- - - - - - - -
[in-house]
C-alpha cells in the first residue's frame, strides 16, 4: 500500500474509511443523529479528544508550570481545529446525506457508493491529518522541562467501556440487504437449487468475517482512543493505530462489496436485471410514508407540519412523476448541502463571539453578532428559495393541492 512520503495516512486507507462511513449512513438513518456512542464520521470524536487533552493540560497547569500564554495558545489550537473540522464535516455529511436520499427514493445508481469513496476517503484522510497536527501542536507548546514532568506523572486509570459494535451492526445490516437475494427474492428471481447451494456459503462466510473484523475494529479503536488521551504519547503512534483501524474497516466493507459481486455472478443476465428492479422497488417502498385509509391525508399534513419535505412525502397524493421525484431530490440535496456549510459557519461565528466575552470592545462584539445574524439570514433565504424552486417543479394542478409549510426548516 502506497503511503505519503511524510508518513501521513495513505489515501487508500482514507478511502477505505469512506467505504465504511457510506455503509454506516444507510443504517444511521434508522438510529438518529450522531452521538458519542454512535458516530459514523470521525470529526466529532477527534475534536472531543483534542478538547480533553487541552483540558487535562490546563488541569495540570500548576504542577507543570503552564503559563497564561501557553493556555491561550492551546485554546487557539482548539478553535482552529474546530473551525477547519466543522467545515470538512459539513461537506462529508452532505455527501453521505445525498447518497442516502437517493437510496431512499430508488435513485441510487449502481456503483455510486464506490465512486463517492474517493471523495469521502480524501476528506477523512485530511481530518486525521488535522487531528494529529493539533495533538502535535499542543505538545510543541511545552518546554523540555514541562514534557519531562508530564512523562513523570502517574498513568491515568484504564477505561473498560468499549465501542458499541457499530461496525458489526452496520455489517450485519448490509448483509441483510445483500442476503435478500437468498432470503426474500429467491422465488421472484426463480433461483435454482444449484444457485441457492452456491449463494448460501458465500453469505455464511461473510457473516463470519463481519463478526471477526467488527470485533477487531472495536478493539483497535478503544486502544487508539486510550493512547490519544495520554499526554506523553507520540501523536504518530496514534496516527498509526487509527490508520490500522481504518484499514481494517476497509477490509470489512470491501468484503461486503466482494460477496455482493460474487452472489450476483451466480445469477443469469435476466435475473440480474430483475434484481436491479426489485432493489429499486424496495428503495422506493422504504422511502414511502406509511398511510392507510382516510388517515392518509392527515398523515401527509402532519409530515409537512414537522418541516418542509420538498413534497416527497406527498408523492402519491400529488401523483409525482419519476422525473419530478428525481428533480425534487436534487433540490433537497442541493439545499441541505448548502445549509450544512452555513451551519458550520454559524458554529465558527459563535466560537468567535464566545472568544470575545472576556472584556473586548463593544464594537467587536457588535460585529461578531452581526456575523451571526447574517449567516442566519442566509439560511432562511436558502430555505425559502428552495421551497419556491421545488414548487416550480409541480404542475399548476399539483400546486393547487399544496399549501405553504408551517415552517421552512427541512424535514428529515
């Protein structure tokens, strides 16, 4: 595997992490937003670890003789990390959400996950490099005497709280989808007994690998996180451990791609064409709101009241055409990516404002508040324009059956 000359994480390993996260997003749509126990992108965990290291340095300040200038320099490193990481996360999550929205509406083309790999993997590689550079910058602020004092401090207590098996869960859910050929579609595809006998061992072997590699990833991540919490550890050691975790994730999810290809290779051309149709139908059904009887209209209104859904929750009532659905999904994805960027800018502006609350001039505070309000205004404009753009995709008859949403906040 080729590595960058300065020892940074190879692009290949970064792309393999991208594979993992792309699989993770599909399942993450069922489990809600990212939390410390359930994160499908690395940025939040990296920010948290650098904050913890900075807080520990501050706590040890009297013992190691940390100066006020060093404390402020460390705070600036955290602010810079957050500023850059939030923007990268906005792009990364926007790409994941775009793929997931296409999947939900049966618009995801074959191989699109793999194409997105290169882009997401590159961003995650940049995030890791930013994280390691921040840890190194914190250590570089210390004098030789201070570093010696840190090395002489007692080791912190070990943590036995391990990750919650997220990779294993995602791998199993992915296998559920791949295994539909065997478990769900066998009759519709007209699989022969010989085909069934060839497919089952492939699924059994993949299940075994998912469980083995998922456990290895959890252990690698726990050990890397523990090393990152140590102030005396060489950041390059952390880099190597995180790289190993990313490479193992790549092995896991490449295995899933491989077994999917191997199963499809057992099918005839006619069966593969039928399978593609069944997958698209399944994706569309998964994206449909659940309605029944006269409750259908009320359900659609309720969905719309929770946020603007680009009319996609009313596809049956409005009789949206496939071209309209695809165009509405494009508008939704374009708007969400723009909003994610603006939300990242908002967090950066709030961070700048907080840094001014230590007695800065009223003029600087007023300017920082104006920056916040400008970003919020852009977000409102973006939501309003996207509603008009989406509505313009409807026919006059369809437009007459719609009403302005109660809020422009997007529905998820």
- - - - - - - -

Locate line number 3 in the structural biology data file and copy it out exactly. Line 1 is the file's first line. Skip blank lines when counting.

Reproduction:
């Protein structure tokens, strides 16, 4: 595997992490937003670890003789990390959400996950490099005497709280989808007994690998996180451990791609064409709101009241055409990516404002508040324009059956 000359994480390993996260997003749509126990992108965990290291340095300040200038320099490193990481996360999550929205509406083309790999993997590689550079910058602020004092401090207590098996869960859910050929579609595809006998061992072997590699990833991540919490550890050691975790994730999810290809290779051309149709139908059904009887209209209104859904929750009532659905999904994805960027800018502006609350001039505070309000205004404009753009995709008859949403906040 080729590595960058300065020892940074190879692009290949970064792309393999991208594979993992792309699989993770599909399942993450069922489990809600990212939390410390359930994160499908690395940025939040990296920010948290650098904050913890900075807080520990501050706590040890009297013992190691940390100066006020060093404390402020460390705070600036955290602010810079957050500023850059939030923007990268906005792009990364926007790409994941775009793929997931296409999947939900049966618009995801074959191989699109793999194409997105290169882009997401590159961003995650940049995030890791930013994280390691921040840890190194914190250590570089210390004098030789201070570093010696840190090395002489007692080791912190070990943590036995391990990750919650997220990779294993995602791998199993992915296998559920791949295994539909065997478990769900066998009759519709007209699989022969010989085909069934060839497919089952492939699924059994993949299940075994998912469980083995998922456990290895959890252990690698726990050990890397523990090393990152140590102030005396060489950041390059952390880099190597995180790289190993990313490479193992790549092995896991490449295995899933491989077994999917191997199963499809057992099918005839006619069966593969039928399978593609069944997958698209399944994706569309998964994206449909659940309605029944006269409750259908009320359900659609309720969905719309929770946020603007680009009319996609009313596809049956409005009789949206496939071209309209695809165009509405494009508008939704374009708007969400723009909003994610603006939300990242908002967090950066709030961070700048907080840094001014230590007695800065009223003029600087007023300017920082104006920056916040400008970003919020852009977000409102973006939501309003996207509603008009989406509505313009409807026919006059369809437009007459719609009403302005109660809020422009997007529905998820």